Videogames and Australians

It would be incorrect to assume Australians have responded to the phenomenon of videogames in the same way other nations have. In a sense today’s contemporary gameplay is a global network of servers and players whom preference certain games or genres. However, despite the ease of access to international information about videogames, childhood, parenting and school, very little information is based on national evidence and is not one single progression of discussion, study or debate – but a multitude which often have little in common aside from the term videogames.

I argue that videogames are essentially grouped into three periods of study and interest. Each period of study has seen increasing diversity and technological advancements of videogames and gameplay. I make a point of also separating videogames and gameplay because they evoke quite different conceptions and emotional reactions in both adults and children.

The first period is pre-2001. I realise that between the mid 1970s and 2002 videogames made many technological and cultural advances, but in terms of study, this period was concerned mostly with what games are, what play is and the effects of video games on society. It followed a long tradition of viewing media with suspicion and conducting experiments with small groups of participants to try and guage how playing certain games (mostly violent and sexualised) altered the behaviour of the sample subjects. As numerous scholars have argued, the methods used to do this are suspect and they made many assumptions, demonised and simplified games to the point of being little more than an erant-interactive film. Despite the claims from clinical science, it has not been shown to lead to real-life violence in any predictable way.

The second period is between 2001 and 2009. This is essentially because this period of scholarly interest and research began to look more deeply at the assumptions being made about videogames. In the literature, you will find many respected media, sociology, game and educational academics began to write about and discuss new dimensions of games and critically appraise the ongoing claims about aggressive and habitual behaviour in real-life. People like Marc Prensky, Jasper Juul, James Gee, Henry Jenkins and James Seeley Brown expanded the field of research (and potential research) well beyond the realms of science, economics and mathematics. This era also is the foundation of the majority of ongoing debate about videogames in popular culture. It plays out in newspaper, magazines, television and websites on a daily basis.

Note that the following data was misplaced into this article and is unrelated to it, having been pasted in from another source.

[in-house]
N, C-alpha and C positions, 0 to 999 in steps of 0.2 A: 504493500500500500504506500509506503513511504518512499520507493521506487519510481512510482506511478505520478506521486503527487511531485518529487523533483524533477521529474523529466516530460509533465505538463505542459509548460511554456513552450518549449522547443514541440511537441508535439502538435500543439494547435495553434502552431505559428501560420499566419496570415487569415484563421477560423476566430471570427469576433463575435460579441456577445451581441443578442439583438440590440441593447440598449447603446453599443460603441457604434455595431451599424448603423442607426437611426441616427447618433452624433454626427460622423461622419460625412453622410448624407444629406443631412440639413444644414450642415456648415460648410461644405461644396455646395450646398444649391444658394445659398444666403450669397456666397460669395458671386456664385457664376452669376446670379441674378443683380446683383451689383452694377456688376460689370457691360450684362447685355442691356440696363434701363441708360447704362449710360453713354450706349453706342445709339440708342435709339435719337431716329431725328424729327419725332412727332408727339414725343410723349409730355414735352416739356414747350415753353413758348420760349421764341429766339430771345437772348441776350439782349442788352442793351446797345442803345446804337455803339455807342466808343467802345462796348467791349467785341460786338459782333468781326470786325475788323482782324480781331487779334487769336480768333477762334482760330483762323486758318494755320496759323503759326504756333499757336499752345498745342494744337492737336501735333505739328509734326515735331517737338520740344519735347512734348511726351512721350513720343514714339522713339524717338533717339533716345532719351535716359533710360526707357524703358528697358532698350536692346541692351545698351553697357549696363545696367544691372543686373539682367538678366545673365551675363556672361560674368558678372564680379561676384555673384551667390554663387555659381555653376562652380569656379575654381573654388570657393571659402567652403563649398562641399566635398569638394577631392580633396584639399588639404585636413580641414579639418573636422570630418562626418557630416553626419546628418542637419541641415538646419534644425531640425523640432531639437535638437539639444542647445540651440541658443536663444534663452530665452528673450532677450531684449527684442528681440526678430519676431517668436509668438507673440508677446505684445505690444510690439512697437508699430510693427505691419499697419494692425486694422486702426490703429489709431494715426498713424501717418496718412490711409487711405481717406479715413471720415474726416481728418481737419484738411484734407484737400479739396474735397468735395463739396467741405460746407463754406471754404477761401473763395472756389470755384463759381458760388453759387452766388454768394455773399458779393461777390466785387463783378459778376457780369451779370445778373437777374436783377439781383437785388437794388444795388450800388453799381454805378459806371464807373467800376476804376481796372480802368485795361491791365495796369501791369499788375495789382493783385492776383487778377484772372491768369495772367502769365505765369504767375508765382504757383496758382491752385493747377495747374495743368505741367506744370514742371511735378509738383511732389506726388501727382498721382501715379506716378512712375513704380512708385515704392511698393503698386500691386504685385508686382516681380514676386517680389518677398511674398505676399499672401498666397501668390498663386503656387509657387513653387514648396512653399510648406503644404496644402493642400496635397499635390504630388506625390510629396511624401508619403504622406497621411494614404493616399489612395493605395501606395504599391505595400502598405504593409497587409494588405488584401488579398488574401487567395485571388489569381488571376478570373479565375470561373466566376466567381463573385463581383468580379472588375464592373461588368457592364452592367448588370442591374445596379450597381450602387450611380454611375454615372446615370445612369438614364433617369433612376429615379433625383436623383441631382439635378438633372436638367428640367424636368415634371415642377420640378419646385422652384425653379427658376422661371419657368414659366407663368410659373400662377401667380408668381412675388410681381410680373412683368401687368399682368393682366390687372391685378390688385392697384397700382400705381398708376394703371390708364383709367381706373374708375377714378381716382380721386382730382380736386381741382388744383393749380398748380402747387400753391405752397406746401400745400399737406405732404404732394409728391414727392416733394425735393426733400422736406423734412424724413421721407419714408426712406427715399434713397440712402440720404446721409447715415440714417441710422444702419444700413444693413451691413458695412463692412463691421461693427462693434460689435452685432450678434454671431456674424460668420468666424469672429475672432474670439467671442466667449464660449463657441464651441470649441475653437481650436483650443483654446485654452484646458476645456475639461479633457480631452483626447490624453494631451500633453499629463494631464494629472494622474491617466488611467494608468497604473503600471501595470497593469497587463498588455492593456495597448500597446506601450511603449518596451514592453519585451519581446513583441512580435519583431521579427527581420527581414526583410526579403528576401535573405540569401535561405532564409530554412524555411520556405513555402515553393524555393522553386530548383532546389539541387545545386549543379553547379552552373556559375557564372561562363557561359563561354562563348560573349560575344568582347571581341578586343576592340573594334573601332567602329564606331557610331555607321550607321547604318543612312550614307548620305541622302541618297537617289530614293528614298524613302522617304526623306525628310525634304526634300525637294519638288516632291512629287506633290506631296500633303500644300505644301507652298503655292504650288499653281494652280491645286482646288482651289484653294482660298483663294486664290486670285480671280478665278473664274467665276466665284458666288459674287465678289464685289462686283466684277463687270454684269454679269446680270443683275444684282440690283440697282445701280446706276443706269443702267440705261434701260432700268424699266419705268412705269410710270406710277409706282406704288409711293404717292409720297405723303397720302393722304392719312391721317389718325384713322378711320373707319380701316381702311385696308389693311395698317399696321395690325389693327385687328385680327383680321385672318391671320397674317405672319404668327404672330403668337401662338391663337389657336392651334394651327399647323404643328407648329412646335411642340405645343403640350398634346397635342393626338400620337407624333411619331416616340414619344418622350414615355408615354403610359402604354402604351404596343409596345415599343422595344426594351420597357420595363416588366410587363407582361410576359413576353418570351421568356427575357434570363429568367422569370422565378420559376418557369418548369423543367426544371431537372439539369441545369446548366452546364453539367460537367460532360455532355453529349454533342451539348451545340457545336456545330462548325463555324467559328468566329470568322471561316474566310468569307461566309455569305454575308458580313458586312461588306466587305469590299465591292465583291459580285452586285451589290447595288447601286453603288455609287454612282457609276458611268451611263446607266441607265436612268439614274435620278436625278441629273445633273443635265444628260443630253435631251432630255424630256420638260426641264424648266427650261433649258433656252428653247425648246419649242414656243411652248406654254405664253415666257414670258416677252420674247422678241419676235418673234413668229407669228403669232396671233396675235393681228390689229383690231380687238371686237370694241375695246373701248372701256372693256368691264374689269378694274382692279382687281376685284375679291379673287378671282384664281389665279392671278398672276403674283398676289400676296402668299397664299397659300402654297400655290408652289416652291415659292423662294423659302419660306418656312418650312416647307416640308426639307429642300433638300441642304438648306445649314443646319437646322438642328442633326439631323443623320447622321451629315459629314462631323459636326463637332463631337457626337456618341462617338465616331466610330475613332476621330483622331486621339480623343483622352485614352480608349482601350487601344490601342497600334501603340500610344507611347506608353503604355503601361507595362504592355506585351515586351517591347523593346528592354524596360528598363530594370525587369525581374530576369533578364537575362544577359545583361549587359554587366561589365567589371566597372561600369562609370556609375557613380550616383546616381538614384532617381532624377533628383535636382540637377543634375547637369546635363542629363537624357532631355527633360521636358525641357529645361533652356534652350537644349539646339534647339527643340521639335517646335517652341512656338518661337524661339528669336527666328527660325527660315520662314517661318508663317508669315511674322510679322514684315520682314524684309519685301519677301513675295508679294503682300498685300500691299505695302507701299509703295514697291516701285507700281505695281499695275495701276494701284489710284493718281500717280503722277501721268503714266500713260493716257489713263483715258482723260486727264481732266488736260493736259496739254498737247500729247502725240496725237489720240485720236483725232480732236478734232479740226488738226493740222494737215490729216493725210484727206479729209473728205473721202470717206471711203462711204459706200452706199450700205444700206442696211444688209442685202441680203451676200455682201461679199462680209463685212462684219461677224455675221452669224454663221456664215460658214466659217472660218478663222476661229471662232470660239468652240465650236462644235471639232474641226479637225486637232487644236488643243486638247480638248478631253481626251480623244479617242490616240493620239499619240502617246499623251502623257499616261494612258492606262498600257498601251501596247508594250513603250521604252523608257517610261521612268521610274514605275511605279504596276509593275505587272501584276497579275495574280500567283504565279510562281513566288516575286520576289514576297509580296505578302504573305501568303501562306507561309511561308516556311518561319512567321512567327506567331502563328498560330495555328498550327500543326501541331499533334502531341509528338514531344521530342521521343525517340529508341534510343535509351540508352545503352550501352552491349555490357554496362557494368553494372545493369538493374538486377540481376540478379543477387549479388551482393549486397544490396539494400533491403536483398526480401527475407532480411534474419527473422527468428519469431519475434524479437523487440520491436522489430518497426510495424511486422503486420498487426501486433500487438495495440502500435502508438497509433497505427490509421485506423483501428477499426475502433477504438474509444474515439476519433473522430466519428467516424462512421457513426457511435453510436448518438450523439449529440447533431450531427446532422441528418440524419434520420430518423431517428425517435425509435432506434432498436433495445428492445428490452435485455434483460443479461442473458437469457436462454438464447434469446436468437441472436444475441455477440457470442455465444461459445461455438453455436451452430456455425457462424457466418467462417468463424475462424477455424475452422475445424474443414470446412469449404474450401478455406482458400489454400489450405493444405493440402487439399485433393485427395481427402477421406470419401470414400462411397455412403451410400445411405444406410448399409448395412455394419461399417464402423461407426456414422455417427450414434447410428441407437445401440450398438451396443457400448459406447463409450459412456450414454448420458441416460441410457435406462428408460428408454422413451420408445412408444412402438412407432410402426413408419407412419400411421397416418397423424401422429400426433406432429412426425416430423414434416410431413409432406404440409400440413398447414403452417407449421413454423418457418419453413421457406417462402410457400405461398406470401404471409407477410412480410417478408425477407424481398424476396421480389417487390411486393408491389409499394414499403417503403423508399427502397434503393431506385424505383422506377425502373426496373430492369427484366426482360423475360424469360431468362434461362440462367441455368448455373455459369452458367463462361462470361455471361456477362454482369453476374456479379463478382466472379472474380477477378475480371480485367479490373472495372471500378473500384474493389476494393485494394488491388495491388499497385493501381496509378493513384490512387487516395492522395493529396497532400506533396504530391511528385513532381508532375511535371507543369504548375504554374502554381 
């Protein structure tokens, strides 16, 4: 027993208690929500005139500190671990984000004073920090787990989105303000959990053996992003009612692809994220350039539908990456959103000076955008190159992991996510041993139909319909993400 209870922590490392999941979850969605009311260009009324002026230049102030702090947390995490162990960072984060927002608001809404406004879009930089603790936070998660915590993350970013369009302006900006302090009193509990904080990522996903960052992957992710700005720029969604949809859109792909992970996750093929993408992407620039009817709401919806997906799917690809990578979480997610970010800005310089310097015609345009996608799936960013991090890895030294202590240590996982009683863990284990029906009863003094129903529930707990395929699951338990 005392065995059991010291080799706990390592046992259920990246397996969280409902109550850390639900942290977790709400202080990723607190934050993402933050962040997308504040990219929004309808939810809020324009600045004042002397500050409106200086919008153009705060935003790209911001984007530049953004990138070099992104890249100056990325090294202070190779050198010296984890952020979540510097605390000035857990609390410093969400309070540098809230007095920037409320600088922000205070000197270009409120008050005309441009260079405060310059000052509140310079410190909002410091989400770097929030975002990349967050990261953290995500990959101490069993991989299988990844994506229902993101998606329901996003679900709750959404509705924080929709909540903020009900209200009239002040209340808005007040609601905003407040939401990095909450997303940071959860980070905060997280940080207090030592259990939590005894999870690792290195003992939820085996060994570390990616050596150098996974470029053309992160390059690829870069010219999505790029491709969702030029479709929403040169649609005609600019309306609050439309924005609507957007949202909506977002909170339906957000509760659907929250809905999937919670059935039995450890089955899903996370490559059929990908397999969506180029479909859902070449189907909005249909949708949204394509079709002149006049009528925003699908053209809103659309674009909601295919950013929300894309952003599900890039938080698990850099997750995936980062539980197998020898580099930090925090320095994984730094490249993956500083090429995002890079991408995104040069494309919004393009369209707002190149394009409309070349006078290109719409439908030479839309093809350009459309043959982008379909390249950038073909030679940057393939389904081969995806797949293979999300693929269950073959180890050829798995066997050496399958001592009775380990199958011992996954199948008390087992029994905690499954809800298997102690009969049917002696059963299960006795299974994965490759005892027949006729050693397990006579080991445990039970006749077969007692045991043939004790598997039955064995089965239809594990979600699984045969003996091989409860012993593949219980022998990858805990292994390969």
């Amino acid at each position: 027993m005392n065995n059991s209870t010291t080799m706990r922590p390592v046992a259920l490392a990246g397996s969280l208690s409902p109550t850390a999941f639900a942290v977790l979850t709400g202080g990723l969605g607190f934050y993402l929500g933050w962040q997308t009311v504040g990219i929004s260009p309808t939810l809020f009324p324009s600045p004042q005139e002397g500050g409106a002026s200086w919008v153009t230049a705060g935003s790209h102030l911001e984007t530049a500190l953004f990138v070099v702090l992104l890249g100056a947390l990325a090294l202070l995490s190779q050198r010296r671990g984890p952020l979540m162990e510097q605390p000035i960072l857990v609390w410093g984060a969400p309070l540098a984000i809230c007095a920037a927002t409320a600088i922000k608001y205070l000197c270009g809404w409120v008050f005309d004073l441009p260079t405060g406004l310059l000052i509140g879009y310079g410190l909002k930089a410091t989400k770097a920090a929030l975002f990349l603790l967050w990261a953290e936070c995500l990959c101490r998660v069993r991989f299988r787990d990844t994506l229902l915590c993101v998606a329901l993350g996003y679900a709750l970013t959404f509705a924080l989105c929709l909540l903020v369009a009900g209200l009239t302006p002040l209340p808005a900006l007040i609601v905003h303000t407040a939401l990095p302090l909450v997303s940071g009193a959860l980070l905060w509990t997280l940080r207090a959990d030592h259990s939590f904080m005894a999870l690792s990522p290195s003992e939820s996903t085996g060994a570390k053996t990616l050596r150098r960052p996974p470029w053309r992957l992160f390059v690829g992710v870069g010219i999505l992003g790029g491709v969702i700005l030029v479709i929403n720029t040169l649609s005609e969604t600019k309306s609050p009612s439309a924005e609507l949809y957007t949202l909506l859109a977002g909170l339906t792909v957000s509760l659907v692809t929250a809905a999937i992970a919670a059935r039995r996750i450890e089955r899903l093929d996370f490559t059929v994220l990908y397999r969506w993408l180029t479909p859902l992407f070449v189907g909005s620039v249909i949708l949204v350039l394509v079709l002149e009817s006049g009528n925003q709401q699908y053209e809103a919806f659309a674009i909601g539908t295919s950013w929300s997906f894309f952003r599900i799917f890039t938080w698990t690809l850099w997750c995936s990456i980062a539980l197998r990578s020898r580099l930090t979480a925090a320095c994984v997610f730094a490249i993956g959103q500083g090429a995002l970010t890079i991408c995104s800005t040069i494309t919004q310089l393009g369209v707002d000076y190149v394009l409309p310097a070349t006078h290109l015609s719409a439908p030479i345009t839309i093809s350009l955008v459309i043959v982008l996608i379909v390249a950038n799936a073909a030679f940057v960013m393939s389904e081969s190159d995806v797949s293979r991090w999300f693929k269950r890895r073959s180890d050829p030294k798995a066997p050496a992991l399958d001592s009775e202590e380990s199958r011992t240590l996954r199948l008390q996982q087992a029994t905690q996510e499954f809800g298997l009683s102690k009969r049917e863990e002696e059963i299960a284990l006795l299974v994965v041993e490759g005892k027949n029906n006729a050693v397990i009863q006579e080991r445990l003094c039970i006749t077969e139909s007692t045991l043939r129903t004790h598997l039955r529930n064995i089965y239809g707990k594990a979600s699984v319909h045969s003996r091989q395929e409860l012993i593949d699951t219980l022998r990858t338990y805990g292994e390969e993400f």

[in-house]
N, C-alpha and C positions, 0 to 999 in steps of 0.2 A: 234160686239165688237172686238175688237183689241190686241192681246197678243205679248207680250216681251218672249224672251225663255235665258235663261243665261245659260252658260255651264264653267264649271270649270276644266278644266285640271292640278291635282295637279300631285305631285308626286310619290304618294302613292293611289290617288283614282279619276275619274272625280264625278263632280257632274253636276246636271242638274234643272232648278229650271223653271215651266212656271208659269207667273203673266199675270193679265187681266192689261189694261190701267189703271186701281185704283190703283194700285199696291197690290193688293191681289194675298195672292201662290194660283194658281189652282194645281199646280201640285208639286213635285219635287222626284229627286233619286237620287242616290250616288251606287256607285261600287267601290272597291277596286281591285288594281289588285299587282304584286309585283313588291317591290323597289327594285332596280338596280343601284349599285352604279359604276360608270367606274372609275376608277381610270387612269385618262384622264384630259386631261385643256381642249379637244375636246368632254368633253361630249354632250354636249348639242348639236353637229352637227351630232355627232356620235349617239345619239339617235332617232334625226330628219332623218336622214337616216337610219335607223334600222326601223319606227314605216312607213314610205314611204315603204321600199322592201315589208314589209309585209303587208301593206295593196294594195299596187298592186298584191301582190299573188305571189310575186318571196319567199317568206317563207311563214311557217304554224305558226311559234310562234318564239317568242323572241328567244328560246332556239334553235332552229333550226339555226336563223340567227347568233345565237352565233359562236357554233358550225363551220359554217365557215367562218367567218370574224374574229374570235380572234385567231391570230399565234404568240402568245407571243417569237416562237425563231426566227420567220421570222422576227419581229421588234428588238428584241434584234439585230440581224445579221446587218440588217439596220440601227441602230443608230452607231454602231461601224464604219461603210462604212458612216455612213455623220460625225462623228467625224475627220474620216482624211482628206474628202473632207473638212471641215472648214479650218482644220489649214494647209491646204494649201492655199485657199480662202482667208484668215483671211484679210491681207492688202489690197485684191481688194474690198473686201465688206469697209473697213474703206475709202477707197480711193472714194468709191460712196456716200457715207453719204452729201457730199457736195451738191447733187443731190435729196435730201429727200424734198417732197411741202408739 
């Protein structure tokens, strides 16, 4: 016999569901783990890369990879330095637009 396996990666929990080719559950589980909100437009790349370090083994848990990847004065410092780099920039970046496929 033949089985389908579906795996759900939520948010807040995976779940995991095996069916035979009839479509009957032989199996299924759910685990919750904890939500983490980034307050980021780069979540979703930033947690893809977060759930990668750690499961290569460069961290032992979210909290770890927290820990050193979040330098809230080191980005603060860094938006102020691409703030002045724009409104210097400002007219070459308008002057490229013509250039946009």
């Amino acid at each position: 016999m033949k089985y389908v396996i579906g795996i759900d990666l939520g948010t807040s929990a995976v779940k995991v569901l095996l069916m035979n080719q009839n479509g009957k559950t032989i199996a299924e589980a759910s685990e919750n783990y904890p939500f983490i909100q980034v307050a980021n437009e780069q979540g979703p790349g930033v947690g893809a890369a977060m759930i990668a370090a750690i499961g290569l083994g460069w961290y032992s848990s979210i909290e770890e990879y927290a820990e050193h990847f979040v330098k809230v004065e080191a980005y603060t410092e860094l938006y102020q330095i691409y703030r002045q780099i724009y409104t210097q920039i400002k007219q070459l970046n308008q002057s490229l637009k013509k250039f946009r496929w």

The essential question is usually: Are videogames bad for childhood development (and therefore society) and what should be done about it.

The answers probably lie in the third period of research and study of videogames, which can best be described as beginning. In Australia and prior to 2008, videogames were treated in national studies as a leisure activity. In that regard a videogame was treated like a trip to the movies, playing a game of soccer, listening to music or reading a book. It was not treated as a media-text with unique properties. It was not investigated in the public domain in association with or in preference to the kind of media-choices that families take in their stride in 2014. Most significantly, it was not treated as a form of literature nor something which was used in education or the workplace.

We therefore know very little about videogames and Australians right now. We have seen reports of statistics, but these often focus on simple demographics and size of the market. This is unsurprising given the close association some scholars now have with the games industry — and how secretive the game industry is about their data and their customers players.

In 2008 we knew that most parents were not overly concerned about aggression, violence or so called addictive qualities of video games. We also know that those parents with children aged 12 and over we considered to be the first generation of children to have grow up with access to video games and that over half had played video games as a child and continued to do so using a computer. Again, no specific details on the type of computer or game and even less about consoles and handhelds.